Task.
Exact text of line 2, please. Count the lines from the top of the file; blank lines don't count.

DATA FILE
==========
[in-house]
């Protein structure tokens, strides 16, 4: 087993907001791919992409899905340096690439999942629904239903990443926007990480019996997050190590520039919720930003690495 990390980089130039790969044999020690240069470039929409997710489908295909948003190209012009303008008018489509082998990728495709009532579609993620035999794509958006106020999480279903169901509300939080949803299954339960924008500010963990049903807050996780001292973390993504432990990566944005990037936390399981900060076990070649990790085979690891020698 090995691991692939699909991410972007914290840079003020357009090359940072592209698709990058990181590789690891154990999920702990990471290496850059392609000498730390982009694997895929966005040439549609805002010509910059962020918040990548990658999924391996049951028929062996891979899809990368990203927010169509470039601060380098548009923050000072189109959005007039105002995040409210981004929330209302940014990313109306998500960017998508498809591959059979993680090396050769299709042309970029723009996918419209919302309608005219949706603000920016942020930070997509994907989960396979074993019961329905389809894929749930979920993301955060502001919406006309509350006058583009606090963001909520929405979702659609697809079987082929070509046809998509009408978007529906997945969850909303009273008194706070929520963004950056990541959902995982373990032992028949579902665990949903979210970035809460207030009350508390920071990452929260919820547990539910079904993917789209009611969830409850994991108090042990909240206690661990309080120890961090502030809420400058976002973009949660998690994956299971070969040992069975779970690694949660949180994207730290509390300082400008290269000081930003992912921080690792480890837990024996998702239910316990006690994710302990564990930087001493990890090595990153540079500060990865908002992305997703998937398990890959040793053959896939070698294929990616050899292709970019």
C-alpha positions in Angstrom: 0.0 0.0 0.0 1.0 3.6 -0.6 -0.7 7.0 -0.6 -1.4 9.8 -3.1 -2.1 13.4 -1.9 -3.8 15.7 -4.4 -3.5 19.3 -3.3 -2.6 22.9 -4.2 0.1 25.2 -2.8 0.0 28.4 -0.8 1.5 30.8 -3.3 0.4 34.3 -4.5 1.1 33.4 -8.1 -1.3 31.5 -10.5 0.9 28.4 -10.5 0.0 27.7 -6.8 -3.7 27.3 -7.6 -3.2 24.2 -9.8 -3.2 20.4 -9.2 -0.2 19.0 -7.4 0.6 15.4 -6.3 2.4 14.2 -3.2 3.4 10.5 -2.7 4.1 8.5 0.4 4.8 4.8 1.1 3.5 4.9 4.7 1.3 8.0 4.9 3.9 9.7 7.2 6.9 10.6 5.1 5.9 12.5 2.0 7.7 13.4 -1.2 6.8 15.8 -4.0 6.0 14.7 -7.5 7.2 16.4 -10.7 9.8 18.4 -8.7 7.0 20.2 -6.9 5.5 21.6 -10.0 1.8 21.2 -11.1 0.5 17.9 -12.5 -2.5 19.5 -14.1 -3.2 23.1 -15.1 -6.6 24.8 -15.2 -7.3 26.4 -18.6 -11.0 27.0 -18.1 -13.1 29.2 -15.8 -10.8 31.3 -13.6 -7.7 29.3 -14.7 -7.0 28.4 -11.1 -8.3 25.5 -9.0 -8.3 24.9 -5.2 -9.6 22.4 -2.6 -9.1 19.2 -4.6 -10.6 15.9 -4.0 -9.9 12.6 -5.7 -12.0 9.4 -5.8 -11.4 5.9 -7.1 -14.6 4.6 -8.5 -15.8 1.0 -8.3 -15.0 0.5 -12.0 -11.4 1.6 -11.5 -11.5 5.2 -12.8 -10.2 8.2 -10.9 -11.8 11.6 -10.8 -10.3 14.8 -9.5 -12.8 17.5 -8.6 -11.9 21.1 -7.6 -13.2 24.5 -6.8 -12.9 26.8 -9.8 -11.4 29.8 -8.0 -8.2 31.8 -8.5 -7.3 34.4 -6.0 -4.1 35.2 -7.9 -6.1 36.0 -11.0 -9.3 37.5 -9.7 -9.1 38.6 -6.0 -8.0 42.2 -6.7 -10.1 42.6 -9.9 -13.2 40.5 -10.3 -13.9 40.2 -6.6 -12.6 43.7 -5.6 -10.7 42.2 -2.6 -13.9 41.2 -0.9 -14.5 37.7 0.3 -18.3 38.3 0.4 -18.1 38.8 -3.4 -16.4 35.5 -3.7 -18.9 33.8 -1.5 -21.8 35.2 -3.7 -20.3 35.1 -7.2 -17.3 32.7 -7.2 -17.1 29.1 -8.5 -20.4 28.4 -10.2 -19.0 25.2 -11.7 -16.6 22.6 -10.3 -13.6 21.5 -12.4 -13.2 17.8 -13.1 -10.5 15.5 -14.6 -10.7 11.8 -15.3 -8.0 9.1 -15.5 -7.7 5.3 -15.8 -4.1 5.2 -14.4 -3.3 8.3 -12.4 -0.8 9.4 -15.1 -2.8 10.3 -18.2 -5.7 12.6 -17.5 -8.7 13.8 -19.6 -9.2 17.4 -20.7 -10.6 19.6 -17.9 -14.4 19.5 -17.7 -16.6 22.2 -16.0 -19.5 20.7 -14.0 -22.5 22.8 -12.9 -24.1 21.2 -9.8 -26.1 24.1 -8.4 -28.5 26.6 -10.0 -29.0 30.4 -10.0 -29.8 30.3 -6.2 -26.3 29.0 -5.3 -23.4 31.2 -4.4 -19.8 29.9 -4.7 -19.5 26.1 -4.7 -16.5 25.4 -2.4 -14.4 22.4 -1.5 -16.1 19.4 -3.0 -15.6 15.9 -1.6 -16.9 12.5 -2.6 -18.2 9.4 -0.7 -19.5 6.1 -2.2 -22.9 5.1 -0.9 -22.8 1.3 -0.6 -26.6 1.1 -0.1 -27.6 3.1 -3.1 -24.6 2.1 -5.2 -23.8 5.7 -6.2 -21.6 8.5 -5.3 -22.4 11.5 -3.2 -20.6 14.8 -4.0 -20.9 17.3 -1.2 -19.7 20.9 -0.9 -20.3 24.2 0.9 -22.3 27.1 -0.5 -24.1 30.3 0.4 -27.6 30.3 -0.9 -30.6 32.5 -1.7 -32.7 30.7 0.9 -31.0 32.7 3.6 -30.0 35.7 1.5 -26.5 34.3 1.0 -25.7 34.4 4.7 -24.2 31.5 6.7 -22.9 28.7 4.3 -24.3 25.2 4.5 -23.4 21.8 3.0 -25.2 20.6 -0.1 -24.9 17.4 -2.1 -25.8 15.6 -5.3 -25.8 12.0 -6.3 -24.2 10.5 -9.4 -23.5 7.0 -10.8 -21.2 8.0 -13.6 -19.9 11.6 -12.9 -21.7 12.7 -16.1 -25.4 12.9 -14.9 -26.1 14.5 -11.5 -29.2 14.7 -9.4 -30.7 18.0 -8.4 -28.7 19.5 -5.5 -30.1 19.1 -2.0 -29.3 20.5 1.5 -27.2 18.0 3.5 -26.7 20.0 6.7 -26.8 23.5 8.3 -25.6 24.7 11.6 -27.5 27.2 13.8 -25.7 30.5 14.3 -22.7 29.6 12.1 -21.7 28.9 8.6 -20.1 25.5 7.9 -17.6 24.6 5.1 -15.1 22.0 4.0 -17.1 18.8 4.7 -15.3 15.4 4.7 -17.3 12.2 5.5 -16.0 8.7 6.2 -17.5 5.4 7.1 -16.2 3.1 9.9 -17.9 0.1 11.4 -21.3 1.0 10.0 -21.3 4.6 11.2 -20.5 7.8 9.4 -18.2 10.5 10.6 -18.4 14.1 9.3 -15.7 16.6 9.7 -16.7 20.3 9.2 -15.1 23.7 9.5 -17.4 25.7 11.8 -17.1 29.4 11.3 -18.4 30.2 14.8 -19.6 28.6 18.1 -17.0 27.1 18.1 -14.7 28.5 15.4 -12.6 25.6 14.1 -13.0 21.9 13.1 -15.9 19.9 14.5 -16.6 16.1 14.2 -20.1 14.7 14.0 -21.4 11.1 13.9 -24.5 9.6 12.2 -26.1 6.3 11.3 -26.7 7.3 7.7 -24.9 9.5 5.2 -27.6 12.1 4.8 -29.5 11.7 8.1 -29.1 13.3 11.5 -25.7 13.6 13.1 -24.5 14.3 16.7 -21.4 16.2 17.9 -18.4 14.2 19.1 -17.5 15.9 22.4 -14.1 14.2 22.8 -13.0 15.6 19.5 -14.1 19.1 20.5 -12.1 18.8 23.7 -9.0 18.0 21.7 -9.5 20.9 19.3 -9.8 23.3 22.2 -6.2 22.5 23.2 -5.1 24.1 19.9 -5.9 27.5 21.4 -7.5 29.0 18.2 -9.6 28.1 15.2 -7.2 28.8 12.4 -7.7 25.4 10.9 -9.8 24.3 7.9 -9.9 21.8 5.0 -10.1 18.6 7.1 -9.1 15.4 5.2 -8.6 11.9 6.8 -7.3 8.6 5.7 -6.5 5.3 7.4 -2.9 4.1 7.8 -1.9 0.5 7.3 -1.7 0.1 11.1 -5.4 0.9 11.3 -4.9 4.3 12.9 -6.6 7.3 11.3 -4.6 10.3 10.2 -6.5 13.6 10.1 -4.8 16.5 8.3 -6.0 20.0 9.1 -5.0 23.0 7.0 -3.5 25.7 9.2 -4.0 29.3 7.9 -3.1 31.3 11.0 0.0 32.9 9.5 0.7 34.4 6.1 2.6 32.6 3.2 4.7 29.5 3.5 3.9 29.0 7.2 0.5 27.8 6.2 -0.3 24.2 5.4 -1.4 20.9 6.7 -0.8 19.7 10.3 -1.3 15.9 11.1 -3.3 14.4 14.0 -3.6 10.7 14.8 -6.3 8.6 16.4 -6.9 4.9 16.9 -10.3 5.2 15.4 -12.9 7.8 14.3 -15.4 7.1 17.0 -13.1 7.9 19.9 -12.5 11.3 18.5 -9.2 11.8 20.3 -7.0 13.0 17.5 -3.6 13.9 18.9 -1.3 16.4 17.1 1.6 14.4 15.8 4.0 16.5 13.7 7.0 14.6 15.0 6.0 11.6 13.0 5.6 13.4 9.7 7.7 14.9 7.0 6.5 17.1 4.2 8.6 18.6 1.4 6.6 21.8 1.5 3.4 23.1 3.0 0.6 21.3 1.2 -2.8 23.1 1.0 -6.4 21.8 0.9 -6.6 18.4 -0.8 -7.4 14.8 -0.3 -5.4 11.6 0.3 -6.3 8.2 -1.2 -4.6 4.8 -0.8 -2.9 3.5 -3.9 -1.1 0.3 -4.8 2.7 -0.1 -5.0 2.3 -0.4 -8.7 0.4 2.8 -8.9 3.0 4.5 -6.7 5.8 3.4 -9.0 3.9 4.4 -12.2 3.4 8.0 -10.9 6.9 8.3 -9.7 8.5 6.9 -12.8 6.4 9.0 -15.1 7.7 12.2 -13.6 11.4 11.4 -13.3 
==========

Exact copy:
């Protein structure tokens, strides 16, 4: 087993907001791919992409899905340096690439999942629904239903990443926007990480019996997050190590520039919720930003690495 990390980089130039790969044999020690240069470039929409997710489908295909948003190209012009303008008018489509082998990728495709009532579609993620035999794509958006106020999480279903169901509300939080949803299954339960924008500010963990049903807050996780001292973390993504432990990566944005990037936390399981900060076990070649990790085979690891020698 090995691991692939699909991410972007914290840079003020357009090359940072592209698709990058990181590789690891154990999920702990990471290496850059392609000498730390982009694997895929966005040439549609805002010509910059962020918040990548990658999924391996049951028929062996891979899809990368990203927010169509470039601060380098548009923050000072189109959005007039105002995040409210981004929330209302940014990313109306998500960017998508498809591959059979993680090396050769299709042309970029723009996918419209919302309608005219949706603000920016942020930070997509994907989960396979074993019961329905389809894929749930979920993301955060502001919406006309509350006058583009606090963001909520929405979702659609697809079987082929070509046809998509009408978007529906997945969850909303009273008194706070929520963004950056990541959902995982373990032992028949579902665990949903979210970035809460207030009350508390920071990452929260919820547990539910079904993917789209009611969830409850994991108090042990909240206690661990309080120890961090502030809420400058976002973009949660998690994956299971070969040992069975779970690694949660949180994207730290509390300082400008290269000081930003992912921080690792480890837990024996998702239910316990006690994710302990564990930087001493990890090595990153540079500060990865908002992305997703998937398990890959040793053959896939070698294929990616050899292709970019």